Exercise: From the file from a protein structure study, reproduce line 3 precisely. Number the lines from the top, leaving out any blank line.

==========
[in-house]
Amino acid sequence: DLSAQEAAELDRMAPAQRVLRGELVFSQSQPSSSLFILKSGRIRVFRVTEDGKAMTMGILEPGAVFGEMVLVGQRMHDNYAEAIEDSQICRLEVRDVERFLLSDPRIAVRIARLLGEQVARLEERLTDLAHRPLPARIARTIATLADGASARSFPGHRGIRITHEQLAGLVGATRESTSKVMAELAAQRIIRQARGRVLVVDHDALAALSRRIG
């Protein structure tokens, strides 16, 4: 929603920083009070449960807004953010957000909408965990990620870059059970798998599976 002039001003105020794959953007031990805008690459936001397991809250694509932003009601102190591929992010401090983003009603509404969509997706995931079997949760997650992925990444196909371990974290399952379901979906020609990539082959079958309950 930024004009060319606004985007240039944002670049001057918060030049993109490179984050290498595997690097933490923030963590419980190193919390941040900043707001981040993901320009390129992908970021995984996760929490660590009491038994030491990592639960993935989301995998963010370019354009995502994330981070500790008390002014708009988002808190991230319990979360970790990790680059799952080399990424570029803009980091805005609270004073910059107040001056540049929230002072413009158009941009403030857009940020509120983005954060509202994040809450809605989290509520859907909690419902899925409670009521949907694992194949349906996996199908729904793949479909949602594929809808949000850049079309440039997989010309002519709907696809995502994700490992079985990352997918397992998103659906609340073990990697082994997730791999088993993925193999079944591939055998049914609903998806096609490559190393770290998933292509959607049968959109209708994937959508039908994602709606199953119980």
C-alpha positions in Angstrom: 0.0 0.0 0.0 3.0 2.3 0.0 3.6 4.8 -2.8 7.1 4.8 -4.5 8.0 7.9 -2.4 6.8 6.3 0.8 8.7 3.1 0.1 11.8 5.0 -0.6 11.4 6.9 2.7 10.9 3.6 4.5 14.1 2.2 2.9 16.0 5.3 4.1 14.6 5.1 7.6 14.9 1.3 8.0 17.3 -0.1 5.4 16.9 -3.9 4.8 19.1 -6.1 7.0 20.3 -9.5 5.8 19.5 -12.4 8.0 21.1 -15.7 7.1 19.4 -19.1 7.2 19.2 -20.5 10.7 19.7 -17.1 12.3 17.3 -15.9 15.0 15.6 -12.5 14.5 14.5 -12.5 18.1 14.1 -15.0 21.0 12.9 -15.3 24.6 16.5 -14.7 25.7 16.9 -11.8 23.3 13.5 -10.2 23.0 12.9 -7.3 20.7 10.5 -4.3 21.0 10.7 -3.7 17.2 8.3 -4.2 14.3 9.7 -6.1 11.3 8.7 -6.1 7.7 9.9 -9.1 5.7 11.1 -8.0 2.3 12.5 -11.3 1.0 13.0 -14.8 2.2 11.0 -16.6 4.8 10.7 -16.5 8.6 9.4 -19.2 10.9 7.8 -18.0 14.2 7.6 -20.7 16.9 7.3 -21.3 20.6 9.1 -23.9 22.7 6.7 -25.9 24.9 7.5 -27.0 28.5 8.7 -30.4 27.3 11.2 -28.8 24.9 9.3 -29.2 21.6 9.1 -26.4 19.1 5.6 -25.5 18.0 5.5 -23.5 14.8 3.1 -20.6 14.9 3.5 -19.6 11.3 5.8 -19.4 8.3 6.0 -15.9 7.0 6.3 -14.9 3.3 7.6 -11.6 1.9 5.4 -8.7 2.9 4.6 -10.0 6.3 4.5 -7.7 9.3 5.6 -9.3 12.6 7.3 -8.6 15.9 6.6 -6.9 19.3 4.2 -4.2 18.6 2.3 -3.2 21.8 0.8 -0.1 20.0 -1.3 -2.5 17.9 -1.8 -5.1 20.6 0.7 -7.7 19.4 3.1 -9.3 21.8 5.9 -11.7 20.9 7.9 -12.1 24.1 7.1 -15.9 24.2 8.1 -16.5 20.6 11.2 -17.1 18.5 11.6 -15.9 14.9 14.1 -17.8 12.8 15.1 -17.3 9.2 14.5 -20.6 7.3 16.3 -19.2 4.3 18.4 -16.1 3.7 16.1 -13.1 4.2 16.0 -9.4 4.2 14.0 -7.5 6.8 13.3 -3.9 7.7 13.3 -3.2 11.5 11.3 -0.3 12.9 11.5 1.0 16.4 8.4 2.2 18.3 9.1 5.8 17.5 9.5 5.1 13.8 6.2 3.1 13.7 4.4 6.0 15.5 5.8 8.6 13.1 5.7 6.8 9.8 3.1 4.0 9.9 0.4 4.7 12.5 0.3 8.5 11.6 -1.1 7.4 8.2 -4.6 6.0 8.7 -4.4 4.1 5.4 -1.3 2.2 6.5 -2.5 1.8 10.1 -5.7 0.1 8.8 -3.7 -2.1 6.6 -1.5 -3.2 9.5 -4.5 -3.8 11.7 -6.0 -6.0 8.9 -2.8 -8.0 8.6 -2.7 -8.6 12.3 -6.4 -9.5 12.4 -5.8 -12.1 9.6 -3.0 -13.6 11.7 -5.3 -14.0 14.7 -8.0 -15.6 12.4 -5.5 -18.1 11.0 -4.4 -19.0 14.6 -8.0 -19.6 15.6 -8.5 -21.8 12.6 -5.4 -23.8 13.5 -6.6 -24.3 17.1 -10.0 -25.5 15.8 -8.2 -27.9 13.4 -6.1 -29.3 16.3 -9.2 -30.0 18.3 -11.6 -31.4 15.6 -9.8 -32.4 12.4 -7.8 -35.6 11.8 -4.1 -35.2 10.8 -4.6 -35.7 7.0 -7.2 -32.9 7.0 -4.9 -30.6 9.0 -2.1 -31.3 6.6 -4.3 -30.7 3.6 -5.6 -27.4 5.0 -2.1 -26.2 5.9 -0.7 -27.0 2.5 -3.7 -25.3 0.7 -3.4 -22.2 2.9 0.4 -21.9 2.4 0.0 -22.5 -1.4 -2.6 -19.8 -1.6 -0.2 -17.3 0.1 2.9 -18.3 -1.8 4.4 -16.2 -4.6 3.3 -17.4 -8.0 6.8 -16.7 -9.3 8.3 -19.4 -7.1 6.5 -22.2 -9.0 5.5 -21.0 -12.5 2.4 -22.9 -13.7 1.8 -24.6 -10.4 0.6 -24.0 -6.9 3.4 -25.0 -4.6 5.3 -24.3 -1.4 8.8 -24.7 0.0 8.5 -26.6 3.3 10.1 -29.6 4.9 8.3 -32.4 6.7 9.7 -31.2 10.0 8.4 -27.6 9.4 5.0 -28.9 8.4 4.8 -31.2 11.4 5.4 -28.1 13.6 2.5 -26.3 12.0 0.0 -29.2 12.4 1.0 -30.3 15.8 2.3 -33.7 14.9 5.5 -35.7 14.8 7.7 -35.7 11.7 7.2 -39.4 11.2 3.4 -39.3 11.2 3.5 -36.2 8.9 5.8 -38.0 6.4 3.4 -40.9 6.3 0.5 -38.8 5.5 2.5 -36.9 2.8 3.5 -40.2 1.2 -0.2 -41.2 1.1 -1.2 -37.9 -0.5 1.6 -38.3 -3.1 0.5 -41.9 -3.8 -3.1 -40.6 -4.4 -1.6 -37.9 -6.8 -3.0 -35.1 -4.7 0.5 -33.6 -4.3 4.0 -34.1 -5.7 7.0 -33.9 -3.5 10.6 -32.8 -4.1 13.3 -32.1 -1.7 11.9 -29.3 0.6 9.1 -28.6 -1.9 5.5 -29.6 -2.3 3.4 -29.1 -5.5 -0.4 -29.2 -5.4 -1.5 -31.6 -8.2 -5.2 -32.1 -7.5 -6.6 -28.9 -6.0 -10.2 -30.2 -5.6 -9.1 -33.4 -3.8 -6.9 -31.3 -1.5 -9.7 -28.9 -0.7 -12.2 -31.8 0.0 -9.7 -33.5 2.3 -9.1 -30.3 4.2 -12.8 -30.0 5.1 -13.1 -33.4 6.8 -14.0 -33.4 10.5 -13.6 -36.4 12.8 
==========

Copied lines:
């Protein structure tokens, strides 16, 4: 929603920083009070449960807004953010957000909408965990990620870059059970798998599976 002039001003105020794959953007031990805008690459936001397991809250694509932003009601102190591929992010401090983003009603509404969509997706995931079997949760997650992925990444196909371990974290399952379901979906020609990539082959079958309950 930024004009060319606004985007240039944002670049001057918060030049993109490179984050290498595997690097933490923030963590419980190193919390941040900043707001981040993901320009390129992908970021995984996760929490660590009491038994030491990592639960993935989301995998963010370019354009995502994330981070500790008390002014708009988002808190991230319990979360970790990790680059799952080399990424570029803009980091805005609270004073910059107040001056540049929230002072413009158009941009403030857009940020509120983005954060509202994040809450809605989290509520859907909690419902899925409670009521949907694992194949349906996996199908729904793949479909949602594929809808949000850049079309440039997989010309002519709907696809995502994700490992079985990352997918397992998103659906609340073990990697082994997730791999088993993925193999079944591939055998049914609903998806096609490559190393770290998933292509959607049968959109209708994937959508039908994602709606199953119980």